A splinter group of prominent African National Congress (ANC) politicians has launched a new party in the first major challenge to the movement since it took power nearly 15 years ago after toppling South Africa’s apartheid government.
At dueling rallies on Tuesday, the ANC drew its usual star power and crowds.
But the opposition politicians gathering across town delivered enough energy and biting rhetoric to worry the nation’s long-dominant political force.
Dominated by former ANC officials — though none with the drawing power of ANC leader Jacob Zuma or party icon Nelson Mandela — the newly formed Congress of the People (COPE) was not expected to defeat the ANC in general elections next year.
But the ANC was clearly concerned that there might be enough discontent among its supporters for the new party to seriously cut into its large parliamentary majority.
On Tuesday, the governing party showed how seriously it takes COPE, organizing a counter rally in this university town 400km south of Johannesburg, which the ANC considers its birthplace.
Zuma, a 66-year-old former guerrilla leader, drew thunderous cheers from some 15,000 people packed into a soccer stadium in Mangaung, the black township on the edges of Bloemfontein.
He called on supporters to “defend the ANC from attempts to sow disunity and confusion in its ranks.”
“We must defend the peace, harmony and stability that was achieved in 1994,” he said.
“Only the ANC can deliver true unity and prosperity in this country,” he said.
COPE, led by former South African defense minister Mosiuoa Lekota, emerged after the ANC forced Thabo Mbeki to step down in September as the nation’s president.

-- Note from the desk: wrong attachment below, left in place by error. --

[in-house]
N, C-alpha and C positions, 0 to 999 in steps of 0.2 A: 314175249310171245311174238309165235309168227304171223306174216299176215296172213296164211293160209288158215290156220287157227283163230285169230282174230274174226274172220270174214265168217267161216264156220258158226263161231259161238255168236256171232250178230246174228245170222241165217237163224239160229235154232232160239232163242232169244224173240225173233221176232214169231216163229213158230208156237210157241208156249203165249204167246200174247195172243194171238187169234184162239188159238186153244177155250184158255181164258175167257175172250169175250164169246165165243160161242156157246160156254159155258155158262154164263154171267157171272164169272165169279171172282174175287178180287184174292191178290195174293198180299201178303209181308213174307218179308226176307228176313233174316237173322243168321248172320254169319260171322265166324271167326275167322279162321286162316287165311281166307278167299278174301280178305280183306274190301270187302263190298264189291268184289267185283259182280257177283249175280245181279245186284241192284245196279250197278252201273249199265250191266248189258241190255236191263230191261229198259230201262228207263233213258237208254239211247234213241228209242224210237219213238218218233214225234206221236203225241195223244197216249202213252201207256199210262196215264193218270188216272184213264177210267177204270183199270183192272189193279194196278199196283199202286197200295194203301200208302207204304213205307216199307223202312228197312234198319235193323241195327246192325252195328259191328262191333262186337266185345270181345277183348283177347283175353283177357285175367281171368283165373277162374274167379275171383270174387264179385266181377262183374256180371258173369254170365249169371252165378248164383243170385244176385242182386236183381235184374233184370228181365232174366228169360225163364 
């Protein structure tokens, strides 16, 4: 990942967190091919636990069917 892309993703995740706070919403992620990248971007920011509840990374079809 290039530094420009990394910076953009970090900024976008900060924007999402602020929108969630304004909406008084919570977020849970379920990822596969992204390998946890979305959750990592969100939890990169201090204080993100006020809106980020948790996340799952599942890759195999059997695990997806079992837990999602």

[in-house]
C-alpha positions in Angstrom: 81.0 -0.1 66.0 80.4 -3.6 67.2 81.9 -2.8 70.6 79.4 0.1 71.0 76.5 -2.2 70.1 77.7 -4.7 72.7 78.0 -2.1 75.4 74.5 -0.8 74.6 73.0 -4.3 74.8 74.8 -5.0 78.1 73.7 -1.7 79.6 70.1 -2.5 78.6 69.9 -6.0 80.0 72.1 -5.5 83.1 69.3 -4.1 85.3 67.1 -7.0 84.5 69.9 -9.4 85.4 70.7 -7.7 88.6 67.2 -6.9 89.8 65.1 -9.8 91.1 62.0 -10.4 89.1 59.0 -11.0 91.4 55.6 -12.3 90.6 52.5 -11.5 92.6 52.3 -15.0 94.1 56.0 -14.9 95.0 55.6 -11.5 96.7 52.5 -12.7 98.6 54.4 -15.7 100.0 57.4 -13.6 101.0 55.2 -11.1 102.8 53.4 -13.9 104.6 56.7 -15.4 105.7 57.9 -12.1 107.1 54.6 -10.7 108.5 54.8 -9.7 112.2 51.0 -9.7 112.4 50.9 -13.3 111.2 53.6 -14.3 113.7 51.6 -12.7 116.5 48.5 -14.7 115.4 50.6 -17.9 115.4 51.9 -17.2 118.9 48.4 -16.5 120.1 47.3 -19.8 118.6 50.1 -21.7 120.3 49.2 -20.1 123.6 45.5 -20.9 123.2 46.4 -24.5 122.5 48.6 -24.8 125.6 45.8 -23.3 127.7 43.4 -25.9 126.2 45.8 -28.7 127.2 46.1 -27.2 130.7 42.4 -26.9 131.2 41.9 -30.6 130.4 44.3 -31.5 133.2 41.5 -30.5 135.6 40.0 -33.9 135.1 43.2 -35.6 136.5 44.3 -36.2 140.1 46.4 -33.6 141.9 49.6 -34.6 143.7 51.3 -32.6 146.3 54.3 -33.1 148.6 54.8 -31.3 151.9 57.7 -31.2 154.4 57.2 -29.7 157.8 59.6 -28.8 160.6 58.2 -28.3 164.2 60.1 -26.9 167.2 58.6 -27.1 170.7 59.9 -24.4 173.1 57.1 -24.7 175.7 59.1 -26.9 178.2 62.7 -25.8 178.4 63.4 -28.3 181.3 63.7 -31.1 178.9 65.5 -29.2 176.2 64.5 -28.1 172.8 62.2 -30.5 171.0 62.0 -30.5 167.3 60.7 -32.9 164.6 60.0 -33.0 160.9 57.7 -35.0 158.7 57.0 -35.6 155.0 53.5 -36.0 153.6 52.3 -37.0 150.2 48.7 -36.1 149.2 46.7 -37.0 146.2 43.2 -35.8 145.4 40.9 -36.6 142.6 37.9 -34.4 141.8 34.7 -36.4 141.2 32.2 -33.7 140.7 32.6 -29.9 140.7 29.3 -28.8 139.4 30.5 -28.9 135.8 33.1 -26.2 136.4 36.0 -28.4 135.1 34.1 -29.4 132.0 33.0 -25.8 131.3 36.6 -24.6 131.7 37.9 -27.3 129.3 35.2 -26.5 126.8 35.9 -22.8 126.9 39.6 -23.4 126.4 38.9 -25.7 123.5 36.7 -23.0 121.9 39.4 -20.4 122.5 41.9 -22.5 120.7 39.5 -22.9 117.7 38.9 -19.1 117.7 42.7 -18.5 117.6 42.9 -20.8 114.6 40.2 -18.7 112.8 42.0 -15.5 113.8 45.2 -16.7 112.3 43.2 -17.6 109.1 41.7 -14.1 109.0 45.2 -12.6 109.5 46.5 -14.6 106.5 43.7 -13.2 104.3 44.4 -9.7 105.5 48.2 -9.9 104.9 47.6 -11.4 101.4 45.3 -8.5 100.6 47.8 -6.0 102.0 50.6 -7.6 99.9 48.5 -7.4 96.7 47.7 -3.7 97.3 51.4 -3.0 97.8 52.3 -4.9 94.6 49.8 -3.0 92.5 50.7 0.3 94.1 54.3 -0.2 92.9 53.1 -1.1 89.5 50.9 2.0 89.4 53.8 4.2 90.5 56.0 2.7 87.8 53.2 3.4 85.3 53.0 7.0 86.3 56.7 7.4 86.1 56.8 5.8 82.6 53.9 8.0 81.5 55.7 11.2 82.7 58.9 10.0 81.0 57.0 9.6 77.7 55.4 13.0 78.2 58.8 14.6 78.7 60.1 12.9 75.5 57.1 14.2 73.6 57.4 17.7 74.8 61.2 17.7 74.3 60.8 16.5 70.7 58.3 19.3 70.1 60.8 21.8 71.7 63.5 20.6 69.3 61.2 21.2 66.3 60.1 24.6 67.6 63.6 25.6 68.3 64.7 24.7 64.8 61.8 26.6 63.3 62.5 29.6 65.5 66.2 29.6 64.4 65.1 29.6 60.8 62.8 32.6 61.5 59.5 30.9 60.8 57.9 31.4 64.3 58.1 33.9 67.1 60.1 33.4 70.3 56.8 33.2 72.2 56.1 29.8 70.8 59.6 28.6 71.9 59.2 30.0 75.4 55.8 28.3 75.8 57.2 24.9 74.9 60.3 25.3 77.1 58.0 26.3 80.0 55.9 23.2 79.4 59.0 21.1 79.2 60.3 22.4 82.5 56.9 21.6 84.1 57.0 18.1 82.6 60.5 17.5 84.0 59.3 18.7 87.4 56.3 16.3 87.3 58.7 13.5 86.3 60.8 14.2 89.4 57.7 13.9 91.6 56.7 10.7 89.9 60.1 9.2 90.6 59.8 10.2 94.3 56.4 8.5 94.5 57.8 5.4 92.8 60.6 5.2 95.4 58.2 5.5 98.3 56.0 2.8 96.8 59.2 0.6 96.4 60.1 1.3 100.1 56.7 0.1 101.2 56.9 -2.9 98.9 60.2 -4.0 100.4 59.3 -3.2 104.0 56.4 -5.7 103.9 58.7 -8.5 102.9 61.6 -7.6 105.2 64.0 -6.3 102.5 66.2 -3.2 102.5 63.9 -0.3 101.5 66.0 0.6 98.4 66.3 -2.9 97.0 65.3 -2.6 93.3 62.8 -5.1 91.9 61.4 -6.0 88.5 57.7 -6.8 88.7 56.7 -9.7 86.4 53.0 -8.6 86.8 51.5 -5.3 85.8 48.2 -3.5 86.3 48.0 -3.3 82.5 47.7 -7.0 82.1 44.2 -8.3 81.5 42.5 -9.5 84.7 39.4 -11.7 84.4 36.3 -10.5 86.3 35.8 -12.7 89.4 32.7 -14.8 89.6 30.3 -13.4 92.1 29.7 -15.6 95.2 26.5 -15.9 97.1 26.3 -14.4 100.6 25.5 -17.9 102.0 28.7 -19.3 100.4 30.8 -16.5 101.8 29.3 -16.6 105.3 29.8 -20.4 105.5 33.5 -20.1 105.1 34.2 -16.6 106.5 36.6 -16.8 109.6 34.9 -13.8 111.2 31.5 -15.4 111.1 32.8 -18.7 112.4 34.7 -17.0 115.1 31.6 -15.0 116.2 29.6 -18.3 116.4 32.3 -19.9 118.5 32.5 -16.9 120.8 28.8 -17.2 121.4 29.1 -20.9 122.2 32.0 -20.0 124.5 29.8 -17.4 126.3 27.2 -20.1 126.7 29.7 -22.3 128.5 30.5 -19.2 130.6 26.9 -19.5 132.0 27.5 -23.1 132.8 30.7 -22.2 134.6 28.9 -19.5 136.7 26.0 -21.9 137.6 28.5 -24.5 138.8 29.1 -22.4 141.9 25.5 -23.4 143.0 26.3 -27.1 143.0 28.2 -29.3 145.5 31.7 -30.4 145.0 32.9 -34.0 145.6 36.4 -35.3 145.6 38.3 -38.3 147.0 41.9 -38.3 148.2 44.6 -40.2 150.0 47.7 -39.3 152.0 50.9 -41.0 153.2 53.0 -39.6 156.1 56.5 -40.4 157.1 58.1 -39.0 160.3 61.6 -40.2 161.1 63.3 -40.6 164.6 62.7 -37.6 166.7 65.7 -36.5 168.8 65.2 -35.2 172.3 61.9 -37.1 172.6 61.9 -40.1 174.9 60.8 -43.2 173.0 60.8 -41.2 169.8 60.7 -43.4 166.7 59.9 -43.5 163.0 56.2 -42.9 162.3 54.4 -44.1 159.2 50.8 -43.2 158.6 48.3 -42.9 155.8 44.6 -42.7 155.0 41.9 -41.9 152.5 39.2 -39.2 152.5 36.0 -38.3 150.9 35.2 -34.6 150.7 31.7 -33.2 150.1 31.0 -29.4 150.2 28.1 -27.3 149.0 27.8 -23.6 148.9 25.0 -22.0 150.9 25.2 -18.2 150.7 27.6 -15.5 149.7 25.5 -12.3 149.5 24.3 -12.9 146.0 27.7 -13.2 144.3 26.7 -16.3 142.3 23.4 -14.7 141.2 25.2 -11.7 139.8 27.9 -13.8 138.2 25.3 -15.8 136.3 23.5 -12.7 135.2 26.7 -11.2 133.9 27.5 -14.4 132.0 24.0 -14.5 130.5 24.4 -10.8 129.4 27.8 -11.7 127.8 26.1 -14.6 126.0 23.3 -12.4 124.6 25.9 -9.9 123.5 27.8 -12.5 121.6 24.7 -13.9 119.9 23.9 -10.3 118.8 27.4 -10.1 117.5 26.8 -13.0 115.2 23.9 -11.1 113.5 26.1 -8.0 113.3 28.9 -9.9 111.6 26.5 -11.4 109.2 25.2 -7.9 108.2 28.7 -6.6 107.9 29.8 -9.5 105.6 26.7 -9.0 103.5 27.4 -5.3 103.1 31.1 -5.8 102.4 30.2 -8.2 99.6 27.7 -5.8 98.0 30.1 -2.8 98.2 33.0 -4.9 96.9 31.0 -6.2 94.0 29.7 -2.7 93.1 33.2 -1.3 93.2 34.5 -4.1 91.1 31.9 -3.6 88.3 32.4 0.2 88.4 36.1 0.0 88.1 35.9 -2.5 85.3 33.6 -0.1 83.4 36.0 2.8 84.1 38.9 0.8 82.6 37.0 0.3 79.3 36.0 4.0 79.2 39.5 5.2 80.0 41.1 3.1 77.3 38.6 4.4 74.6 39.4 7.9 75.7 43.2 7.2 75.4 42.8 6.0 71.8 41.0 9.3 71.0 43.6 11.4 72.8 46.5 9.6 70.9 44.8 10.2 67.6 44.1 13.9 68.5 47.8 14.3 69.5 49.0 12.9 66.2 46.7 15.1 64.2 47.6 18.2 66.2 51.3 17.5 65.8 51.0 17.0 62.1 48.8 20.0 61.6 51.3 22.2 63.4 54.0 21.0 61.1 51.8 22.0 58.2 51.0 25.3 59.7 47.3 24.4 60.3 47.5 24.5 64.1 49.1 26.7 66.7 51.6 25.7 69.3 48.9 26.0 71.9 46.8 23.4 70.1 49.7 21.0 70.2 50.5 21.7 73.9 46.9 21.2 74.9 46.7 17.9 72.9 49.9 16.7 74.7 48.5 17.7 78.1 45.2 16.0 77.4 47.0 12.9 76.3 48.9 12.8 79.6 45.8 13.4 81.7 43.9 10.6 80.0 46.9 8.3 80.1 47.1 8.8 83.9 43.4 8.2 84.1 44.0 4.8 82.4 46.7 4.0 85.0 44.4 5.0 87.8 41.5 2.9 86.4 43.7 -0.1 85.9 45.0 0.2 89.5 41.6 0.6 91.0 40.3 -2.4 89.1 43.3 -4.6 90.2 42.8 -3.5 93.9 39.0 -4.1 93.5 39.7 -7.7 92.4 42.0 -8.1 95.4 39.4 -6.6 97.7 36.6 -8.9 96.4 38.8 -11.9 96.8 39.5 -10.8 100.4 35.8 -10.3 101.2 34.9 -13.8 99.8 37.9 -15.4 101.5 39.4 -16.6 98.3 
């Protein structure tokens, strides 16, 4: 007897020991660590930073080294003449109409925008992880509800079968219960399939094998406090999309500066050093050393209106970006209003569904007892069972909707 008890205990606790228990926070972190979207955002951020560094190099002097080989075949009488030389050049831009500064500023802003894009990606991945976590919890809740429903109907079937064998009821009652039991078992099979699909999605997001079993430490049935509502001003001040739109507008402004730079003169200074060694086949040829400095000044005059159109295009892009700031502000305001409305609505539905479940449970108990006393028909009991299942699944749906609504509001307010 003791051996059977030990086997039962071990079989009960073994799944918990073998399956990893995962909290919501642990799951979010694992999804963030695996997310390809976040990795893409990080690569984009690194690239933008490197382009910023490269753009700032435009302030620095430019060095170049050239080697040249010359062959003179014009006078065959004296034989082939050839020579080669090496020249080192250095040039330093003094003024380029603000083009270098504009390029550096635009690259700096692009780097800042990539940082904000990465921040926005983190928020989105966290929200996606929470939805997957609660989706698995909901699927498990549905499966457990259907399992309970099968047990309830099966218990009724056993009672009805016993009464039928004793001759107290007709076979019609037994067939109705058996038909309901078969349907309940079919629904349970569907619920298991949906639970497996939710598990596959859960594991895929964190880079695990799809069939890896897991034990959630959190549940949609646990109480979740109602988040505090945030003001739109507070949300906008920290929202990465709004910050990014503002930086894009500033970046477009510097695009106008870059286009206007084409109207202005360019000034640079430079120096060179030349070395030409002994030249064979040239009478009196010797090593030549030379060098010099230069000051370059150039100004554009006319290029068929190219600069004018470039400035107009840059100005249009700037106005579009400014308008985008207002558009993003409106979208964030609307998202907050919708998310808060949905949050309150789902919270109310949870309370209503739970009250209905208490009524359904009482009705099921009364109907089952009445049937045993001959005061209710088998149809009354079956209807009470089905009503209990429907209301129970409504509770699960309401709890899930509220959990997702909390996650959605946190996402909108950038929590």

Lekota has called the manner in which Mbeki was ousted undemocratic and questioned whether Zuma, who has struggled to shake corruption allegations, is fit for the presidency.
Mthethwa dismissed COPE as a group of disgruntled politicians who wanted to cling to power, but said its formation was “good for democracy.”
While the ANC rallied on a dusty soccer field, COPE was launched on Tuesday before about 5,000 enthusiastic supporters wearing yellow T-shirts emblazoned with the party logo on the green clipped lawn of the local cricket field in a more leafy part of town.
Berny Moshobane, from the northern Limpopo Province, joined the new party, saying he was expelled from the ANC for not agreeing with the party’s leadership.
“I do not want to be ruled by a leader involved in controversy,” he said.
“Yes, this new party is like a continuation of the ANC, but we are more experienced now, more enlightened,” he said.
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